I just finished a delightful website renovation that required skills in a bunch of different areas of website development: Logo Work, Design Modifications, Layout and Navigation, Thematic Consistency, Security, a little Video Work, and Copy Development. Plus, I got to learn a whole new WordPress page builder and learned more about the personal fitness training world than I ever thought I would. Say hello to Darla O’Brien and Designer Fitness
First of all, make no mistake about it, Darla is highly trained, highly educated professional who has few peers in her industry. She maintains over a dozen certifications (most trainers seem to have 3 or 4 at best), works in tandem with doctors and physical therapists, and focuses on a mind/body approach to exercise that stays with her clients even after they leave the workout. She’s a Certified Exercise Physiologist, Certified Senior Fitness Trainer, Certified Weight Loss Specialist, and a Fitness Nutrition Specialist, to name a few. Oh, yea, and she has her own trademarked training system called the Motion Empowered System. She’s pretty badass.
The logo for DF was good and had been the brand for the studio for years now, so I didn’t want to change it too much. The issue was that it didn’t scale to smaller sizes or to more horizontal applications. So I outsourced to my good friend and graphic designer extraordinaire, Max Kelly. Max is excellent graphic designer and photographer. His tweaks to the logo were masterful.
He created several different incarnations of the logo to accommodate nearly any situation: round, horizontal, text only, and gray scale. If you’re in the market for graphic design or photography work, give Max a shout. He’s great.
Design, Layout, Navigation, and Theme.
The website design was mostly there, it just need the edges sanded off. I removed some extraneous sections, made header images more consistent, reorganized the navigation, and gave the content layout an upgrade.
I created a few moving parts to catch the eye as well as calls to action. Each of the service pages now has a “1-2-3 It’s Easy To Sign Up” call to action halfway down the page. I added lots of lists to break things out and make it easier to read.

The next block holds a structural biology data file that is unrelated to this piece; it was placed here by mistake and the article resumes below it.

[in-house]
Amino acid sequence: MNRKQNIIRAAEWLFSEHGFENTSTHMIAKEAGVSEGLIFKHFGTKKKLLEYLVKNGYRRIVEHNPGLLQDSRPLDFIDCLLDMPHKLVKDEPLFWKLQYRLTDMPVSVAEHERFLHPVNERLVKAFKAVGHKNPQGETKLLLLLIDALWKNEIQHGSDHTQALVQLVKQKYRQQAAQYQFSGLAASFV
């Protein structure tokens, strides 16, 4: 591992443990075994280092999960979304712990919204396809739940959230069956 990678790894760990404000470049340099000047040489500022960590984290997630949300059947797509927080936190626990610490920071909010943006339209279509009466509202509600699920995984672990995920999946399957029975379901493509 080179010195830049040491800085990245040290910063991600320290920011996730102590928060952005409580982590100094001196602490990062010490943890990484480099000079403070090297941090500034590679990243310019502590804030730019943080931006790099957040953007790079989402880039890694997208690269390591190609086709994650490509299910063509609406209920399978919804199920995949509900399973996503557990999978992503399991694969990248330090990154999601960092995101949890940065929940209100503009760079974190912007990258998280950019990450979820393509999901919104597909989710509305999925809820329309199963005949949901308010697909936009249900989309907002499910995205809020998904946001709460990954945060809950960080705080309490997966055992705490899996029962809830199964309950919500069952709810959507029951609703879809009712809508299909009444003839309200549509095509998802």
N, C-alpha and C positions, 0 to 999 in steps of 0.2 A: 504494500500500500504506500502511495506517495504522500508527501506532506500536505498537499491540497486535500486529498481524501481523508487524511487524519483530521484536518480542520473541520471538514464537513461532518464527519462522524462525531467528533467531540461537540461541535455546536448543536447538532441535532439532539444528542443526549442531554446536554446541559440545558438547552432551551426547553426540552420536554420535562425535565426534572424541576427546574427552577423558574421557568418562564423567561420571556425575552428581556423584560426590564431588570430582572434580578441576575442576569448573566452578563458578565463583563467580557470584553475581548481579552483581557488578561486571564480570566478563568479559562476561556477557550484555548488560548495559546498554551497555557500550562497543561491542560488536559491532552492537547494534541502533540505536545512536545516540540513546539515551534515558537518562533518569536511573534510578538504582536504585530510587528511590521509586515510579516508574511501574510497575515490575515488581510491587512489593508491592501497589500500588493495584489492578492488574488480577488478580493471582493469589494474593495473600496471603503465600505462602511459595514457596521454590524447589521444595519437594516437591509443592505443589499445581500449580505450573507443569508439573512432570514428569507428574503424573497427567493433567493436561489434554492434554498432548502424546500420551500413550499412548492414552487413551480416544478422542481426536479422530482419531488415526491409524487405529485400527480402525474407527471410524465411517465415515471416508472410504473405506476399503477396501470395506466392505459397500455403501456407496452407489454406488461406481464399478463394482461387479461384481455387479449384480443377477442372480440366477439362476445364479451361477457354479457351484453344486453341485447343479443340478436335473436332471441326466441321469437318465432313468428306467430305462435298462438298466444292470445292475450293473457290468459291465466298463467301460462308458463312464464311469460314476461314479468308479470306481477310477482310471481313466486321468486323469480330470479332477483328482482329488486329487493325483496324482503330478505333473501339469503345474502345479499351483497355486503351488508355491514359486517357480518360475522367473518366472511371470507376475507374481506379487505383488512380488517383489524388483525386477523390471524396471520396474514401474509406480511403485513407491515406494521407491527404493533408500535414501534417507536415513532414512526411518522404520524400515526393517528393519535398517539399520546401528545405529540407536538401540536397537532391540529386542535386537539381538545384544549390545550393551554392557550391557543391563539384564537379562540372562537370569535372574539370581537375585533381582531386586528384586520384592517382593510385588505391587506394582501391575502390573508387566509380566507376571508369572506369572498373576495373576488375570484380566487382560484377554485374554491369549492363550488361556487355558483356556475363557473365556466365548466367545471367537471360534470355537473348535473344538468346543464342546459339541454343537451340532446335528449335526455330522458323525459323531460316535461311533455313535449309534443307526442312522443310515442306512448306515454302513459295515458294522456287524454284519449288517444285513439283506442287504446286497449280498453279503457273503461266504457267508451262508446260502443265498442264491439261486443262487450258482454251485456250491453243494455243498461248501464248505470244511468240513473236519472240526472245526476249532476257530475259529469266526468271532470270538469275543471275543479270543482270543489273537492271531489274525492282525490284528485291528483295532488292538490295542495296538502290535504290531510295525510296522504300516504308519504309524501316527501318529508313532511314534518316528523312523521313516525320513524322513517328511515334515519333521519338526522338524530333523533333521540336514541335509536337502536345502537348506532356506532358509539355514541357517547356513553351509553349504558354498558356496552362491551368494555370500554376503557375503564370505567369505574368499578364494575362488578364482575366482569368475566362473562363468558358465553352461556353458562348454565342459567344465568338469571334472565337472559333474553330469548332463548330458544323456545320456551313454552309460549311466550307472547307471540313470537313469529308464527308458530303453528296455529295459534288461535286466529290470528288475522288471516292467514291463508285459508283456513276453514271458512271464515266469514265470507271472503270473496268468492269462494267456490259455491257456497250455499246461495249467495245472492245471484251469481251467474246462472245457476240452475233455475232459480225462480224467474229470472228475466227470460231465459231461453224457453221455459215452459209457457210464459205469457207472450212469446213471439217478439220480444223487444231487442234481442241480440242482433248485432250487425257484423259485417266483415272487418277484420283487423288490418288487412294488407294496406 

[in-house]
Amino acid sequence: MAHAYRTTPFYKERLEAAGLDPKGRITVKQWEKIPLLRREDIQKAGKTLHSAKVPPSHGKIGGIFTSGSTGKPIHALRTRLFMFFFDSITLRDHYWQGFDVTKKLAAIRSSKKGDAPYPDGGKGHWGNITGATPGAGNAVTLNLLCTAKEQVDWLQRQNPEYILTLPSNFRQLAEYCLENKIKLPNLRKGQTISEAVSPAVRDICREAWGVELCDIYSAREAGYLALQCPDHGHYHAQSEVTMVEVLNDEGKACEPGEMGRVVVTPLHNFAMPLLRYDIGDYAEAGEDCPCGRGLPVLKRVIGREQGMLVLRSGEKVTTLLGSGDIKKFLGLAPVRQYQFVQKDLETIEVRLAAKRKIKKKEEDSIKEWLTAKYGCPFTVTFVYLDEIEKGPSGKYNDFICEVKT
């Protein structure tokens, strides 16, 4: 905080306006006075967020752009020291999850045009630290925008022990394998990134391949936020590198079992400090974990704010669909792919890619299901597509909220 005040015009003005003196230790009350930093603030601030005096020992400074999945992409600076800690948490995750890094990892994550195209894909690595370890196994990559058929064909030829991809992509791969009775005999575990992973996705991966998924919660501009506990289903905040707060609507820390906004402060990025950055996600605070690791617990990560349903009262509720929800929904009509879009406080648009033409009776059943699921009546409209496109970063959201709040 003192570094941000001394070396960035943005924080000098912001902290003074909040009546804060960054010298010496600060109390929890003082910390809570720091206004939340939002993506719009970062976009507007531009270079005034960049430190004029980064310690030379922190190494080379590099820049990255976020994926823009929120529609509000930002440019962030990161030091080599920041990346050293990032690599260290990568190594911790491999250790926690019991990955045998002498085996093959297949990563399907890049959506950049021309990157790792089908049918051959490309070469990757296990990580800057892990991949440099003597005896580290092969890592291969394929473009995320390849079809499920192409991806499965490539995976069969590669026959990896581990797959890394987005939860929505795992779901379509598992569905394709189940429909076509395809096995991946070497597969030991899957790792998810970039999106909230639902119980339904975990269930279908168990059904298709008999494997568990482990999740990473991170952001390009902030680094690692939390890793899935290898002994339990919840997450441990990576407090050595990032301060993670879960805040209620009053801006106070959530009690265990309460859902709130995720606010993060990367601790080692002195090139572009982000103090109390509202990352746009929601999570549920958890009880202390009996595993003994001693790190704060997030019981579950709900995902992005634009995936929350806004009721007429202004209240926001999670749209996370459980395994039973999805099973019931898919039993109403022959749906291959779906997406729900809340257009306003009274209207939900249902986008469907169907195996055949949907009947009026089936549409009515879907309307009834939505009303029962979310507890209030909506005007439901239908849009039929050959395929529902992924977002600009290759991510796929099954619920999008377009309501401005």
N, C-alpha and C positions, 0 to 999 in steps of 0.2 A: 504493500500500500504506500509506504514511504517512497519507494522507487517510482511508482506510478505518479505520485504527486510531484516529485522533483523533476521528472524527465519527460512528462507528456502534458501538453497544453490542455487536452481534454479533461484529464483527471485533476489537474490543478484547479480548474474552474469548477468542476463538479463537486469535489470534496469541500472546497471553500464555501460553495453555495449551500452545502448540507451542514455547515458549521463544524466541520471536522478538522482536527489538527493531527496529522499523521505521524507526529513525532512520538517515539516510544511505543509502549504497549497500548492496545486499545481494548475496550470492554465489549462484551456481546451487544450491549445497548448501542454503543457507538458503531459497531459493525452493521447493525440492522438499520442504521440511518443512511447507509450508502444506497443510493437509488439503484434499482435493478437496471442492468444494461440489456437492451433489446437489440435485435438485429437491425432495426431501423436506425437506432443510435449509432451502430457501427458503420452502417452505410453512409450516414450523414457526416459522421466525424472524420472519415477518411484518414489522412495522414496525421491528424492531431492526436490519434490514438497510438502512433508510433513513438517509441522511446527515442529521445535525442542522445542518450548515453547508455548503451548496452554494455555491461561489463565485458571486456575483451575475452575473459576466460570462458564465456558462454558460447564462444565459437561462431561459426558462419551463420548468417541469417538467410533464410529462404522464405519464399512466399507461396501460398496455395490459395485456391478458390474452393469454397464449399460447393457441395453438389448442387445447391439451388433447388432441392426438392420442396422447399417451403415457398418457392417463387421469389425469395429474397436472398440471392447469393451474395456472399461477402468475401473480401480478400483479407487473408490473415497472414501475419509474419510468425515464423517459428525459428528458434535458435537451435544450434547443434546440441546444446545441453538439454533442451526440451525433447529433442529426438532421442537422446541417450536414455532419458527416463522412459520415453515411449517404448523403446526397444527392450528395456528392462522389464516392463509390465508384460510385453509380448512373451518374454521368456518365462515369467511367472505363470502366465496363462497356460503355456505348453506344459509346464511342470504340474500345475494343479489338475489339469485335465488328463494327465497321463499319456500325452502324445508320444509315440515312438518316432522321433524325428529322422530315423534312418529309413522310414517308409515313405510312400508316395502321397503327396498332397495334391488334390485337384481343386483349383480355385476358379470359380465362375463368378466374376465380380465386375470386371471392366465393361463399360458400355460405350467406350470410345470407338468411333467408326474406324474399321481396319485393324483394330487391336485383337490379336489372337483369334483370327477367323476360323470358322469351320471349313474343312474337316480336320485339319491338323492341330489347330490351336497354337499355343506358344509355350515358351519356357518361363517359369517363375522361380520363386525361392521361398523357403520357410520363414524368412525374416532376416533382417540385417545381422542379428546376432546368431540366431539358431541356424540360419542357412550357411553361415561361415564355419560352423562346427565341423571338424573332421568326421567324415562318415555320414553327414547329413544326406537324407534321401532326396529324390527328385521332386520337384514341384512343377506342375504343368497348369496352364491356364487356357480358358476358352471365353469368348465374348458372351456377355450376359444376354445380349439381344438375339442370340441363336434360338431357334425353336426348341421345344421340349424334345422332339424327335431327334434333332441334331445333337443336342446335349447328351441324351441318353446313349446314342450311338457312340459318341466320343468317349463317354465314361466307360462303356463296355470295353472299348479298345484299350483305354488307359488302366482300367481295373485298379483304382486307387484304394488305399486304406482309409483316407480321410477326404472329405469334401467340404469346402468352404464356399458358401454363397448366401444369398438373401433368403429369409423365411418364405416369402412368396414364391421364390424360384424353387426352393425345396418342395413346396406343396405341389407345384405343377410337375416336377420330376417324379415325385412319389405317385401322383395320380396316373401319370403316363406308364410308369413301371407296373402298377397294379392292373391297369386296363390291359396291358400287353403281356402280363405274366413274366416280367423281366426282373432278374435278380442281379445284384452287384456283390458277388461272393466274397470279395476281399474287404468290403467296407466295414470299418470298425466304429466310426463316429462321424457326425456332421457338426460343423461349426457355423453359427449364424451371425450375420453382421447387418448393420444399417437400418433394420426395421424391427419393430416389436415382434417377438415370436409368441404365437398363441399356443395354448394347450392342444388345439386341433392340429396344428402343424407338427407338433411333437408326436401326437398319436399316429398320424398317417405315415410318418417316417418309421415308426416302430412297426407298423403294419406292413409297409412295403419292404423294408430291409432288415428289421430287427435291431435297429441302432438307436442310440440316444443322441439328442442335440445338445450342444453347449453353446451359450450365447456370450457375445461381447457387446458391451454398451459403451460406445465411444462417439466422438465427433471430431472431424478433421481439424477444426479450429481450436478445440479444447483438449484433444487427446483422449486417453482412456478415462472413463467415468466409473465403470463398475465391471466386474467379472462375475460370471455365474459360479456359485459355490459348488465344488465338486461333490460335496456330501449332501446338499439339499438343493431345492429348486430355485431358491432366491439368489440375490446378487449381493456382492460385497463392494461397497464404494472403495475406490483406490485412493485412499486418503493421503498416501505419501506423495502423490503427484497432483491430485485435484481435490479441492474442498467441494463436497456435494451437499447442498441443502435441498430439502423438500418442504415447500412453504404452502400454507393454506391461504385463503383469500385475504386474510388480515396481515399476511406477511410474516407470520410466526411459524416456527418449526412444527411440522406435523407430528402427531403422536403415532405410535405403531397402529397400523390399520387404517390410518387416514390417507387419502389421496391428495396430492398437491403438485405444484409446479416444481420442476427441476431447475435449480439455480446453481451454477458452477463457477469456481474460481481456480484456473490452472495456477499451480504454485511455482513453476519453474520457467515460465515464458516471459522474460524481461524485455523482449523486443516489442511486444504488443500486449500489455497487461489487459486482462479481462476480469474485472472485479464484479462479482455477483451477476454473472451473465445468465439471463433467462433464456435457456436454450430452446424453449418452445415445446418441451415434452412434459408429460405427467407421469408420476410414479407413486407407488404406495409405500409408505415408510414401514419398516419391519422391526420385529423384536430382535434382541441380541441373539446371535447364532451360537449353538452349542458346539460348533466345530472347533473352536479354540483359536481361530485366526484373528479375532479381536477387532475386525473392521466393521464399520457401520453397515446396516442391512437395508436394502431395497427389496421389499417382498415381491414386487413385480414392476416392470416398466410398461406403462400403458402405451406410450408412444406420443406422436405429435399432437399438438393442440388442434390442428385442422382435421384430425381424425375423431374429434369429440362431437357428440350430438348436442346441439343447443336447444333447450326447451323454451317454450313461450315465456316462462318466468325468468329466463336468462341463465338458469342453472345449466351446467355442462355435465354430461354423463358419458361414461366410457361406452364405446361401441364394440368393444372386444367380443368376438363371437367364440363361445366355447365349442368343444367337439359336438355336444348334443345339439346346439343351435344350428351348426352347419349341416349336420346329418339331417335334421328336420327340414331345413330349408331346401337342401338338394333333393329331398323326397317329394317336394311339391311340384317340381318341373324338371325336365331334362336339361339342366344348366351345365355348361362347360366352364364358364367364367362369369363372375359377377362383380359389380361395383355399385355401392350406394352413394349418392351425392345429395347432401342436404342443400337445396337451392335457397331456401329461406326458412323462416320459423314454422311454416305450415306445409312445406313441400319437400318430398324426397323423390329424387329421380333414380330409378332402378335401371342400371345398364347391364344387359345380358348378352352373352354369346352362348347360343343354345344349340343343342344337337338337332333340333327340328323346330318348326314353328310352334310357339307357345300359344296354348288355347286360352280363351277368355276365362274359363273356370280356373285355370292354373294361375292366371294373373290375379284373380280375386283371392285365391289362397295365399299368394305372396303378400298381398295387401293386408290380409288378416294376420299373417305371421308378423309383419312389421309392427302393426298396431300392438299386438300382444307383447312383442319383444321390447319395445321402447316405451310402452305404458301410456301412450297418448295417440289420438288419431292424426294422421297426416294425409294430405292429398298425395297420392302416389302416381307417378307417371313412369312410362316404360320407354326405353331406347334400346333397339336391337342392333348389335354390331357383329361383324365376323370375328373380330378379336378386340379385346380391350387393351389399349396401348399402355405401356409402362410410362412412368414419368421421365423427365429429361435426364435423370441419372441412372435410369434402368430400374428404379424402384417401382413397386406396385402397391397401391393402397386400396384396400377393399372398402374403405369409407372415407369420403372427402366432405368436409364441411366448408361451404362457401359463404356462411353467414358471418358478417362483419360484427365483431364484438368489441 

The biggest issue was the copy. There simply wasn’t enough of it and the content that was there needed to tell a more cohesive story. So, I set about collecting data. I sent a list of questions to Darla to give me some fodder. Because she has so many skills, I decided to create pages discussing some of the more common training scenarios: athletics, general personal trainer, surgery and rehab exercise, medical situations, senior exercise, etc. I also fleshed out the About sections to include individual pages about Darla, her ME System, and her credentials and the organizations they come from.
With a little research, the copy that was already present, and with the ample information she provided from my questions, I was able to produce 8 full pages of useful, relevant copy that should help the search engines find her and guests glean what she does.
Finally, I will throw a shout out to the folks at Elegant Themes for their work on the Divi Page Builder. I’m typically not a fan of automated page builders as they often require too much use with the mouse. I’m a keyboard type o’ guy. Plus, they make it really easy for people to put too many moving parts, or moving-picture-animated-crap-content, on a webpage. That said, when judiciously used, moving parts can be advantageous. Divi Builder made these types of thing pretty easy. The interface is intuitive, the code it generates appears reasonably clean, and the it’s not too bloated when you build with it.